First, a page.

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Maria Macassi of Plainfield, NJ holds a Rosary as she makes her way along the procession Sunday. St. Mary Church has a large Hispanic population that takes very seriously the Catholic feast day of Our Lady of Guadalupe. On Sunday, they hold an annual procession that goes from the library to the church each year. Procession starts at the library at noon, reaches the church at 1:30. It's the first major event of several being held this week for the feast, which is Dec. 12. PLAINFIELD, NJ 12/6/09 (Matt Rainey/The Star-Ledger) Original Filename: ga1211guadalupe diamant(7).JPG IPTC record 115: The Star Ledger Photo by: Rainey/Star Ledger

Vatican tells priests to report abuse to police

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Maria Macassi of Plainfield, NJ holds a Rosary as she makes her way along the procession Sunday. St. Mary Church has a large Hispanic population that takes very seriously the Catholic feast day of Our Lady of Guadalupe. On Sunday, they hold an annual procession that goes from the library to the church each year. Procession starts at the library at noon, reaches the church at 1:30. It's the first major event of several being held this week for the feast, which is Dec. 12. PLAINFIELD, NJ 12/6/09 (Matt Rainey/The Star-Ledger) Original Filename: ga1211guadalupe diamant(7).JPG IPTC record 115: The Star Ledger Photo by: Rainey/Star Ledger

Bishops worldwide were instructed by the Vatican on Monday to cooperate with police in reporting priests who rape and molest children. The Vatican said bishops should develop their own guidelines for preventing sex abuse by May 2012.

But critics contend that the latest instructions in the letter from the Congregation for the Doctrine of the Faith are much too vague and non-binding.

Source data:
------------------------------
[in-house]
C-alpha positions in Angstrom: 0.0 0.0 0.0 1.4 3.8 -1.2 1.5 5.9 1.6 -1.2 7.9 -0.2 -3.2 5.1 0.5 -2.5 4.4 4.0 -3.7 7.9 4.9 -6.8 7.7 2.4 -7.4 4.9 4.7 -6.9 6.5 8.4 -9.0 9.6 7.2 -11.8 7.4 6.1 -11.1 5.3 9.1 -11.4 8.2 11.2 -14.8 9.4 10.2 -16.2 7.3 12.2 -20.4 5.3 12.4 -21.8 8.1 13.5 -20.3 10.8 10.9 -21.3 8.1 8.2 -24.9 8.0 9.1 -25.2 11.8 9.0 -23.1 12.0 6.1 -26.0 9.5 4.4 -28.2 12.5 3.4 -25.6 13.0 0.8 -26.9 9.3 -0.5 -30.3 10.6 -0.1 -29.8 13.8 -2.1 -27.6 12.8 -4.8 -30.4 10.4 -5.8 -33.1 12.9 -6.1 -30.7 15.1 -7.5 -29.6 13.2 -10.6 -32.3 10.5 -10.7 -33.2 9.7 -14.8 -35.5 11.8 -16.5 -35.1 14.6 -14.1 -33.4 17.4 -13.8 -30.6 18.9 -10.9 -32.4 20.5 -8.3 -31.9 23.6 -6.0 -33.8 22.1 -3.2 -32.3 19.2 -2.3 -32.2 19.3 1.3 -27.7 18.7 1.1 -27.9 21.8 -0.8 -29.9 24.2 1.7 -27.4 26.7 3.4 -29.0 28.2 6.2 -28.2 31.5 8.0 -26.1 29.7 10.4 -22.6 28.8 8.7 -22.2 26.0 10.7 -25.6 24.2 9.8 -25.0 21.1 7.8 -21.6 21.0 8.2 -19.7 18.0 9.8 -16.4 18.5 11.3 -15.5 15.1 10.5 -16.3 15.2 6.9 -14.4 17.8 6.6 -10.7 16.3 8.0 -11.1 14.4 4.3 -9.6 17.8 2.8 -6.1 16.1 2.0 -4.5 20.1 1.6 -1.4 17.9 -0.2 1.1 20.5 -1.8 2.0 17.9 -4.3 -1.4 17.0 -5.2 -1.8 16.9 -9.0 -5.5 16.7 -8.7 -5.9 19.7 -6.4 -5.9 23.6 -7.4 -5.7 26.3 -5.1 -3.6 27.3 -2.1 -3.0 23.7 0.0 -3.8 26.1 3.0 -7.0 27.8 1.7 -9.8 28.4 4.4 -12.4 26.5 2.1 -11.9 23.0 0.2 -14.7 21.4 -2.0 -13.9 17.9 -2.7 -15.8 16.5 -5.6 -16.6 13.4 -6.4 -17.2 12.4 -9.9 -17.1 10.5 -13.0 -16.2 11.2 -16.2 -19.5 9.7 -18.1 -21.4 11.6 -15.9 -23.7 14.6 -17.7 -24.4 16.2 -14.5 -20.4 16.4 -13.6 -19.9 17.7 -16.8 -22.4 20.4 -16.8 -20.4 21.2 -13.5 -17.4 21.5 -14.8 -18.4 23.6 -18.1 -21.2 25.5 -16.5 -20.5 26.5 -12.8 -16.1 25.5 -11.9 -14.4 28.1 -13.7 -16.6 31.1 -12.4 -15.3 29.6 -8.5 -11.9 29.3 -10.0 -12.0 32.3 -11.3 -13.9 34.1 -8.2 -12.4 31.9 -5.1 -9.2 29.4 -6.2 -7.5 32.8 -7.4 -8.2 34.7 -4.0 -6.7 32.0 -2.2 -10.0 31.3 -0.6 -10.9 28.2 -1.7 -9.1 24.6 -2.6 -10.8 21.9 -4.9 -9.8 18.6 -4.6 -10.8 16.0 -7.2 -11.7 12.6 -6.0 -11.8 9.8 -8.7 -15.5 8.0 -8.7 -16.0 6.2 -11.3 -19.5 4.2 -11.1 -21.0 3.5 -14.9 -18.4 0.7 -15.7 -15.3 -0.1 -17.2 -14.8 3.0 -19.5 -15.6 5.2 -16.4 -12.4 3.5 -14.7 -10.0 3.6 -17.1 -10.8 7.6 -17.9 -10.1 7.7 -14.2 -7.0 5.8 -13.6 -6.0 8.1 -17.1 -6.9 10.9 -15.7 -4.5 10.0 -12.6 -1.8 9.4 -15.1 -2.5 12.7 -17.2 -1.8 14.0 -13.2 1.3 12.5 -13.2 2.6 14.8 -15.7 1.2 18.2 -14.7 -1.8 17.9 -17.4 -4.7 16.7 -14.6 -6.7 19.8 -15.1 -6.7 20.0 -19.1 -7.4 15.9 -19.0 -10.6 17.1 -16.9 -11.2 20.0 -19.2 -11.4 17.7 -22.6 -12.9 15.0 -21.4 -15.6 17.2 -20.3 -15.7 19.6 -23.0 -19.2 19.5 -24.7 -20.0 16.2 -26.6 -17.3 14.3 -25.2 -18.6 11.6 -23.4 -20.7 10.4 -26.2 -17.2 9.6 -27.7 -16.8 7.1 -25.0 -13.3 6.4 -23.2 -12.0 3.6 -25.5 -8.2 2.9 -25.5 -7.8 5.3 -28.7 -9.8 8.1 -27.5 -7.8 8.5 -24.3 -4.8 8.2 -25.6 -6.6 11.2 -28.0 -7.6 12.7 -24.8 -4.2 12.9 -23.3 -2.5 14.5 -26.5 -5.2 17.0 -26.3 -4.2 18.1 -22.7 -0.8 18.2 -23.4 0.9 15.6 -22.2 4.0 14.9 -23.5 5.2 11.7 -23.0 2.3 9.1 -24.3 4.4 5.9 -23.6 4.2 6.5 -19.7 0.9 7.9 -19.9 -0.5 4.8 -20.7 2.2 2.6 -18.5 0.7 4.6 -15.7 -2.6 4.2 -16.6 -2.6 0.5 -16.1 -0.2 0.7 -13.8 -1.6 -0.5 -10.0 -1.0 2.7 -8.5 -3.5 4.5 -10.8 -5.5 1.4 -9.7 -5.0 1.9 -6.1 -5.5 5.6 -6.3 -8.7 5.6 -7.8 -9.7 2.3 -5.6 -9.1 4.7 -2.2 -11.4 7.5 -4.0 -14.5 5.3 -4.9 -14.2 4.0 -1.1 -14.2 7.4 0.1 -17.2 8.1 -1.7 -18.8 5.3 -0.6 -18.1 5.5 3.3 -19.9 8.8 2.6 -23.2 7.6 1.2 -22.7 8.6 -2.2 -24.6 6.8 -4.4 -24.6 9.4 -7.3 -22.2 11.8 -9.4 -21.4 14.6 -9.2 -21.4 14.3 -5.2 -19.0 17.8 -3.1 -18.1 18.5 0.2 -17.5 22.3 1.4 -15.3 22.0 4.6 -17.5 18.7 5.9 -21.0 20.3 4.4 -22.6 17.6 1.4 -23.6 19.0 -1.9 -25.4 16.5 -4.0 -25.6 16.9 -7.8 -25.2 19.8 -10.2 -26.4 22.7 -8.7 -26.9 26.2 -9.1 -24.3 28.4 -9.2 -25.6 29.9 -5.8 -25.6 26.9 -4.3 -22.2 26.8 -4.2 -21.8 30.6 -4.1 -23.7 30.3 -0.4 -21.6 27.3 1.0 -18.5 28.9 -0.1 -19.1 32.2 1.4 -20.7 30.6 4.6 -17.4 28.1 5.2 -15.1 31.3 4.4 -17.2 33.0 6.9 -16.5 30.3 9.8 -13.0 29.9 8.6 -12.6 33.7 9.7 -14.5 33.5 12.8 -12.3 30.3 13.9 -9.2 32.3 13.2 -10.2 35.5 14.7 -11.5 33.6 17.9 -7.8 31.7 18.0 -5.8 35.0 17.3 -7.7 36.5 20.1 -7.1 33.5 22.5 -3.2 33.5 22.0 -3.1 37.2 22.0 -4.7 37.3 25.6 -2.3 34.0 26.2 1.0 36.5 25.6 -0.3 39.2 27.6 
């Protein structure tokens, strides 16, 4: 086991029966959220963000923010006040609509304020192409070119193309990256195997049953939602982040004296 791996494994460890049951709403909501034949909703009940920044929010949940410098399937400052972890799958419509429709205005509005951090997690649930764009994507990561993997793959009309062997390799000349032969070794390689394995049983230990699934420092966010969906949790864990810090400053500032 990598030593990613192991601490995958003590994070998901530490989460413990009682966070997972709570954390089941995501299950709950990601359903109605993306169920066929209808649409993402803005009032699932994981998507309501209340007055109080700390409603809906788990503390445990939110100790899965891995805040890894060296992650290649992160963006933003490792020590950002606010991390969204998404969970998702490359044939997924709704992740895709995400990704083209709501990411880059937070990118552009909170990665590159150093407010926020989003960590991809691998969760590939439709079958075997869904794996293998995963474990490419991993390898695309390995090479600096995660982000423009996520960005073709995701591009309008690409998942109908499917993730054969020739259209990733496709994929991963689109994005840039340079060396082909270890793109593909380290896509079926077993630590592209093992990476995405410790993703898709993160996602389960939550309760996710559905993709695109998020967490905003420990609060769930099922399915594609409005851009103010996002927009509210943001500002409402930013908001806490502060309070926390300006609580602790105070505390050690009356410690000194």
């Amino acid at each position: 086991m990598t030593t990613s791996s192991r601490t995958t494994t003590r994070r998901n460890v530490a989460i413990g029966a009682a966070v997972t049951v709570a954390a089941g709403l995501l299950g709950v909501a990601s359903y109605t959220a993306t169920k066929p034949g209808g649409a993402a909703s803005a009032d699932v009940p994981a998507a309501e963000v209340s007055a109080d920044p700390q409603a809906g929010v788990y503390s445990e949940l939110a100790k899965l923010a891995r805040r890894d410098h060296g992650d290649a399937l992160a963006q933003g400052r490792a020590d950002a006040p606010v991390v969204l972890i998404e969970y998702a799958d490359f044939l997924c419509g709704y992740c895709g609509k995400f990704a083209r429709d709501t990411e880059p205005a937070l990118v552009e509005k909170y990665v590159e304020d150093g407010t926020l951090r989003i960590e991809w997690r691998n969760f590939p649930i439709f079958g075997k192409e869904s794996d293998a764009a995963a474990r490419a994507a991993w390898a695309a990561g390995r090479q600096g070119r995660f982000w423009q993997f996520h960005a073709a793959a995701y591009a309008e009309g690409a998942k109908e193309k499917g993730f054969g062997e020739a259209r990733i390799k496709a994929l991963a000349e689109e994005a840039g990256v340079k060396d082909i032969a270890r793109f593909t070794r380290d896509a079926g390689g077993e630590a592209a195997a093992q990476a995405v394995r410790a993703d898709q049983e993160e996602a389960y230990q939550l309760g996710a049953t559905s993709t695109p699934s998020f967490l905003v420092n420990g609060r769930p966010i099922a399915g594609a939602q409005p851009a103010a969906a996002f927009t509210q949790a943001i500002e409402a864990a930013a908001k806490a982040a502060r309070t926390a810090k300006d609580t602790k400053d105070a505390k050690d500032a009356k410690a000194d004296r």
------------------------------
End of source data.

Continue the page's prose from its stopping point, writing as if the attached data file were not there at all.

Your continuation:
In particular, critics say, the instructions contain no enforcement mechanisms to ensure that bishops actually draft guidelines or follow them.

It's a puzzling omission, critics say, given that bishops in the US and Ireland have been frequently been accused of failing to cooperate with law enforcement in multiple cases.

The new document is intended to demonstrate that the Vatican means business about preventing abuse following a two decade long global scandal with thousands of victims coming forward worldwide.

However victims advocate groups were unimpressed. Having long blamed bishops for protecting the church and its priests at the expense of its victims, they see the latest move as cosmetic, at best.

"There's nothing that will make a child safer today or tomorrow or next month or next year," Barbara Dorris, outreach director for the main U.S. victims group Survivors Network for Those Abused by Priests, told CBS NEWS.

In the document, the Vatican told the bishops that "it is important to cooperate" with civil law enforcement authorities and follow civil reporting requirements, however it does not make such reporting mandatory.

The Vatican argues that such a binding rule could be problematic for priests working in countries with repressive regimes. It did not mention possible financial compensation for victims.

At the weekend human rights group Amnesty International listed the Vatican in its annual report of global human rights abuses. Amnesty claimed that revelations of worldwide clerical abuse and the "enduring failure" of the church to address the crimes properly have not been successfully addressed.

"Such failures included not removing alleged perpetrators from their posts pending proper investigations, not co-operating with judicial authorities to bring them to justice and not ensuring proper reparation to victims," Amnesty said in its report.

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